(Repeats for technical reasons. No change to text.)
* Feb household spending +1.7 yr/yr vs f’cast +2.1 pct yr/yr
* Real wages fall at fastest since June 2015
* Pick-up in consumption crucial for hitting BOJ’s price goal
By Stanley White
TOKYO, April 5 (Reuters) - Japan’s household spending rose less than expected in February and real wages tumbled at the fastest pace in more than three years in an sign the consumer sector faces increasing challenges.
The data will be of some concern for Bank of Japan policymakers worried that heightening overseas economic uncertainties may discourage firms from raising wages and hurt consumption.
The 1.7 percent year-on-year increase in household spending was less than the median estimate for a 2.1 percent annual increase and followed a 2.0 percent annual increase in January.
Taken together with separate wages data, also released on Friday, the numbers suggested household income may not be strong enough to underpin consumption at a time when exports and output are weakening due to the U.S.-Sino trade war.
Household spending rose in February as consumers spent more on autos and mobile phone charges, government data showed on Friday.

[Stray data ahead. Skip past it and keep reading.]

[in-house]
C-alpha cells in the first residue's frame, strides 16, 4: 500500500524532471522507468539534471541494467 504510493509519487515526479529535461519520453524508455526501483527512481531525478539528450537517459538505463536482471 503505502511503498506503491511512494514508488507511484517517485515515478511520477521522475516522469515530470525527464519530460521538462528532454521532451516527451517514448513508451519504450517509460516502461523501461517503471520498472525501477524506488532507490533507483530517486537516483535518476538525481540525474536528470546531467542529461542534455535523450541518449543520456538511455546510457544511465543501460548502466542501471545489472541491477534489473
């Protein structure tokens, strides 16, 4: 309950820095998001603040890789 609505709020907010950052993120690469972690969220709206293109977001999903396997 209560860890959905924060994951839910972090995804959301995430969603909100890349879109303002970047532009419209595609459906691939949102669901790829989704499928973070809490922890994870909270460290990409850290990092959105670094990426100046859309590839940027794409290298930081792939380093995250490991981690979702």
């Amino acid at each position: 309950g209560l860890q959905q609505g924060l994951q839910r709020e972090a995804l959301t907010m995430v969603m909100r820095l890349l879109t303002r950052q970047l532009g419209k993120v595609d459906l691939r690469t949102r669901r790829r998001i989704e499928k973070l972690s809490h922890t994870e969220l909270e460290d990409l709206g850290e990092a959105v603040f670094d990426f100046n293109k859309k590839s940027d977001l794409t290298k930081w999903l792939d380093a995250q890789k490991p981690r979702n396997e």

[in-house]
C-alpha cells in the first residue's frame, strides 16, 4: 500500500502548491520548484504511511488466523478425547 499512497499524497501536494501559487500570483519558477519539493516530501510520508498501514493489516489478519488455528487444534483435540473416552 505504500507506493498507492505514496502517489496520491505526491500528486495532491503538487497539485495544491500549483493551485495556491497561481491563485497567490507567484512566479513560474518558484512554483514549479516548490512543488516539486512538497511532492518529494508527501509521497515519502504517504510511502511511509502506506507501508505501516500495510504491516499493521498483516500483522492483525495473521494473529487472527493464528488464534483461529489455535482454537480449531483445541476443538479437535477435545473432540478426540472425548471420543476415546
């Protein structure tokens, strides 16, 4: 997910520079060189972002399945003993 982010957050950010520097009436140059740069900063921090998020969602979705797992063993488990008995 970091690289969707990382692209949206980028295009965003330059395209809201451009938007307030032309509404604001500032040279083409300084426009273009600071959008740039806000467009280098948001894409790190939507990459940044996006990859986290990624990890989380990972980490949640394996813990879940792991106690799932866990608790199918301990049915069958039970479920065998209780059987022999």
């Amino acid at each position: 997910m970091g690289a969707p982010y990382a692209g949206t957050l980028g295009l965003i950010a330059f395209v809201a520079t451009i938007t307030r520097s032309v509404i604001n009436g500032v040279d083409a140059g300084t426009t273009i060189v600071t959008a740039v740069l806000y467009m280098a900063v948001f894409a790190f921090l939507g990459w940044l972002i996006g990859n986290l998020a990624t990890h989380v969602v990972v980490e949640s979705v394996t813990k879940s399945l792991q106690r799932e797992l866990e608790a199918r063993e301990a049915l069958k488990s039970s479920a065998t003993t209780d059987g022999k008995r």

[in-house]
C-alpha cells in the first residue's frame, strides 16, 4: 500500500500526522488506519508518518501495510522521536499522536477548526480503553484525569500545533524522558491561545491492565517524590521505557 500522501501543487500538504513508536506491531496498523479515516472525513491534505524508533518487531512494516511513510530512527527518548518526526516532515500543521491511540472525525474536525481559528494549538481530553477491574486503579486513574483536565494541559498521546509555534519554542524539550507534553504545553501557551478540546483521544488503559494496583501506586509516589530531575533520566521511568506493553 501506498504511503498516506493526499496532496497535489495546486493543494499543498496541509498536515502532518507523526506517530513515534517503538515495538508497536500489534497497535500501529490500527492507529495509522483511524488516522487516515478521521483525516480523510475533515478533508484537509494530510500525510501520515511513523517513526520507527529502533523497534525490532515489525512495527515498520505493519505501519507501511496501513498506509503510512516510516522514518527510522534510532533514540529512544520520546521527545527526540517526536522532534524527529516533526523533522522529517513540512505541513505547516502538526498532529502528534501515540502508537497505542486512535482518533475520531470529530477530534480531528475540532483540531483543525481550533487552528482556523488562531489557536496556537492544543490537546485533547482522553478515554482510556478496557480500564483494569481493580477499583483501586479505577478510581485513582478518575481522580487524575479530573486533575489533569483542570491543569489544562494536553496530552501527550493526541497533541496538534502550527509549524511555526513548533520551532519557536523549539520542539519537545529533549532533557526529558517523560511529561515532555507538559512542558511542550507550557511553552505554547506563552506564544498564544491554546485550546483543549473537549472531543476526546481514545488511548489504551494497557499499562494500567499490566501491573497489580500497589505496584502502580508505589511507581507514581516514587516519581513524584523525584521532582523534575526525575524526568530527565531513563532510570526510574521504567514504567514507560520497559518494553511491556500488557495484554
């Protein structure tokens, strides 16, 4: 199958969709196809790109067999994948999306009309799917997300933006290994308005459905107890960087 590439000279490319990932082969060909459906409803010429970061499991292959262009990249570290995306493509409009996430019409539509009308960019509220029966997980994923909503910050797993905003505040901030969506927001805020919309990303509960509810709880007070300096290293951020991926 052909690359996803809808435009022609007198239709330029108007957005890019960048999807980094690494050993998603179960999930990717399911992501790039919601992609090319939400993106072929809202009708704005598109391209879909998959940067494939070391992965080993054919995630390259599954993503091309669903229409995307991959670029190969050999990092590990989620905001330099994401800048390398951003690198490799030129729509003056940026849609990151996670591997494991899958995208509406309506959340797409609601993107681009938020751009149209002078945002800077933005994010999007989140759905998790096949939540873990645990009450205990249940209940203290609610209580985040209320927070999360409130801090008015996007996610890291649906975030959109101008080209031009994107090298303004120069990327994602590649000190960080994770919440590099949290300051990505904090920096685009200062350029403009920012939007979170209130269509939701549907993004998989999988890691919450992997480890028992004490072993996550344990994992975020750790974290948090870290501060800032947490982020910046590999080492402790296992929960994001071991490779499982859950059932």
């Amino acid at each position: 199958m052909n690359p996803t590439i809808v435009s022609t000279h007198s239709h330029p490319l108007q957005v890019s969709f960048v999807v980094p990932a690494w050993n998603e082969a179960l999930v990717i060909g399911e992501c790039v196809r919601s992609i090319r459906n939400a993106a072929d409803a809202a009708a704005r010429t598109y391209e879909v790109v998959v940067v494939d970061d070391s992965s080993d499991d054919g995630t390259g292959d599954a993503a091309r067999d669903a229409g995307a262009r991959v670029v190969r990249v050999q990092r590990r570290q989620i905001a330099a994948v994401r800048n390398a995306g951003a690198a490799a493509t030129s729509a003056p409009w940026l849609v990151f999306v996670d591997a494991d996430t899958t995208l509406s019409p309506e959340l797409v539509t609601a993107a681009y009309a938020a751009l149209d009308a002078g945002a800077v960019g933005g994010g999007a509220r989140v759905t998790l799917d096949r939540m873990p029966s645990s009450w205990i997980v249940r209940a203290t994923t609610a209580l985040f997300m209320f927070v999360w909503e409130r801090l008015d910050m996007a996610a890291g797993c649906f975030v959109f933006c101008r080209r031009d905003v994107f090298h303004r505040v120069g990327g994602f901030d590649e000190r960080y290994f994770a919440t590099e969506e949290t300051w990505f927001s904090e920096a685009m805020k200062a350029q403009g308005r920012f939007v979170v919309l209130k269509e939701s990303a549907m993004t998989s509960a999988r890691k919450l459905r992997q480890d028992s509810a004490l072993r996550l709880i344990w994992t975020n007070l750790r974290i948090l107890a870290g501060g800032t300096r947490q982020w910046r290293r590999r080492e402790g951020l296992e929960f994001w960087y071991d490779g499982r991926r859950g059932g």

Inflation-adjusted real wages in Japan fell 1.1 percent in February from a year ago, the fastest decline since June 2015.
The soft household sector indicators follow signs of weakness in the corporate sector.
Japan’s business mood slumped to a two-year low in the March quarter, a central bank survey showed on April 1, highlighting the damage from the Sino-U.S. trade war.
Factories across Japan depend heavily on selling electronic parts and heavy equipment to manufacturers in China, so Japan is exposed to tit-for-tat tariffs between Washington and Beijing.
The data on consumer spending and wages are likely to raise policymakers concerns about the economy. There are still risks to domestic demand, and expectations may heighten for the Bank of Japan to ease monetary policy further.
The government plans to raise the nationwide sales tax to 10 percent from 8 percent in October to generate extra revenue for rising welfare costs.
Some economists and politicians worry that if this plan is not delayed then consumer spending will weaken after the tax hike.
Reporting by Stanley White; Editing by Sam Holmes